Two other Congregational churches were organized in Salt Lake City. The Phillips Church opened in 1887 at Seventh East and Fifth South and the Plymouth Congregational Church at 232 Third North. By 1895 membership at Phillips was over 100. The church sponsored a city missionary, Miss Anna Baker, who taught at various Congregational Sunday schools. A kindergarten ran weekdays for children of working women at a cost of a dollar a month per child.

In 1883 the Congregational Chinese Sunday School and Evening School was started by Miss Annie F. Chapman in a room over a Chinese store; it grew so fast it soon was moved to Independence Hall. The name was changed in 1894 to the Chinese Christian Association and Evening School. It met in rooms of the First Congregational Church five evenings weekly; the Chinese students learned English and studied Christianity. Two Japanese-speaking churches were started in cooperation with the Presbyterian Church--the Japanese Church of Christ in Salt Lake City in 1918 and the Japanese Christian Church in Ogden in 1927.

Beyond Salt Lake City, other Congregational work developed. At Park City a Sunday school started in 1879, and in 1880 Rev. C. W. Hill began services in the New West Education Commission school. A separate church was completed in 1886. In Provo, a church was started in 1881 by the Reverend Frank S. Forbes. The congregation met at the Proctor Academy, another New West Education Commission school, after that edifice was built in 1883.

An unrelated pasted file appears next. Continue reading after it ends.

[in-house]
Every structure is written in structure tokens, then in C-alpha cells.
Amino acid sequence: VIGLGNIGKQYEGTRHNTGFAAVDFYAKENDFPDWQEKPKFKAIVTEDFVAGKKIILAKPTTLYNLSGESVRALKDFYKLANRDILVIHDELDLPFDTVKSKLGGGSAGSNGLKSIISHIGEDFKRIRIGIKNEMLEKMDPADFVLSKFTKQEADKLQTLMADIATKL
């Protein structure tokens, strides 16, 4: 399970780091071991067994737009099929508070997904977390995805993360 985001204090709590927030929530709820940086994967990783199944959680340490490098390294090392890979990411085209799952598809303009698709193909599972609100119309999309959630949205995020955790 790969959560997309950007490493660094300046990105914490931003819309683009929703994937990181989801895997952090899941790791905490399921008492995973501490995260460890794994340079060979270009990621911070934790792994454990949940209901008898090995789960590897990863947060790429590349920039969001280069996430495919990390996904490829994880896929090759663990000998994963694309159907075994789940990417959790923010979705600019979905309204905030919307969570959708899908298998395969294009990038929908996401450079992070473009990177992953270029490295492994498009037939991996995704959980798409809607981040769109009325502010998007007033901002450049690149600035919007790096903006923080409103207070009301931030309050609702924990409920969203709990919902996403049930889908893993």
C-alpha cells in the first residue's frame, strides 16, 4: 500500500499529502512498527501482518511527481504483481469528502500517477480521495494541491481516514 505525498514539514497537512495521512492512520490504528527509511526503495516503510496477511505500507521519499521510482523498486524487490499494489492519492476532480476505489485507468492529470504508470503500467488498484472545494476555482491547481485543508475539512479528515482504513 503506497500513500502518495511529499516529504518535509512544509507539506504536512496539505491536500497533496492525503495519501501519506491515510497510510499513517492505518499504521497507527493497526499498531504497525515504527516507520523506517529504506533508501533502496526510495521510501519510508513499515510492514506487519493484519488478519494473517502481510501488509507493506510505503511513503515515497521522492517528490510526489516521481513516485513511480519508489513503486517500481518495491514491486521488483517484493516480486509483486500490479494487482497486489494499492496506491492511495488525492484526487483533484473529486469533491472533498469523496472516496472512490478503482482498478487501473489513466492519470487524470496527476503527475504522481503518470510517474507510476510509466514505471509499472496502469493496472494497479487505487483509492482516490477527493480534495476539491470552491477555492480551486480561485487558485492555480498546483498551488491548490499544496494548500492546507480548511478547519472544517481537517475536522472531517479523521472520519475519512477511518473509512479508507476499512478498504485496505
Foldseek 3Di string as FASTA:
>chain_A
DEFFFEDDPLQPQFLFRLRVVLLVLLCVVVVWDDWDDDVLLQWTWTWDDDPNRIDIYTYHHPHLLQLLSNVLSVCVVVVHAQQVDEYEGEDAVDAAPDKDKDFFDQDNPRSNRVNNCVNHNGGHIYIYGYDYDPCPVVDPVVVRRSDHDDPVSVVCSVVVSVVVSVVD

Congregationalism came to Ogden in 1876 when ten people met with Rev. A. Safford for six months over Driver's Drugstore at 2349 Washington Boulevard. In 1877 Safford left and the church disbanded. In September 1883 a new beginning occurred when Rev. H.E. Thayer began services in the two-room New West Academy at 26th Street and Adams. After the school and church outgrew their quarters, work on a two-story brick school building began, and a new church arose next door. Much of the money for both structures was raised by Mrs. Lydia M. Bailey, wife of the minister, the Reverend A.J. Bailey. She spoke to churches in twelve states and raised $11,500 during a five-month eastern tour. Four satellites of the Ogden First Congregational Church arose, at Five Points in Ogden, at Slaterville, at Coalville, and at Echo. Ogden ministers served these groups intermittently.

In 1878 Congregationalists began their crusade to win over Mormon children by endeavoring to provide superior education with the establishment of the Salt Lake Academy. Many women raised money for the schools or went to Utah to teach. Of the forty-two Congregational teachers in Utah in 1887, thirty-seven were women. It was thought that highly educated single women would be worthy models for Mormon women supposedly suffering under polygamy.

By 1883 thirty-three schools had been established in Bingham, Lehi, Bountiful, Coalville, Morgan, Hoytsville, Sandy, Park City, Echo, Centerville, Ogden, Provo, Heber, Midway, Wanship, South Weber, Lynne, Henefer, Oak Creek, Oxford, Huntsville, Kamas, Slaterville, Stockton, Hooper, and Salt Lake City. By 1890 some 2,500 students a year were enrolled in thirty-six schools. Tuition was free.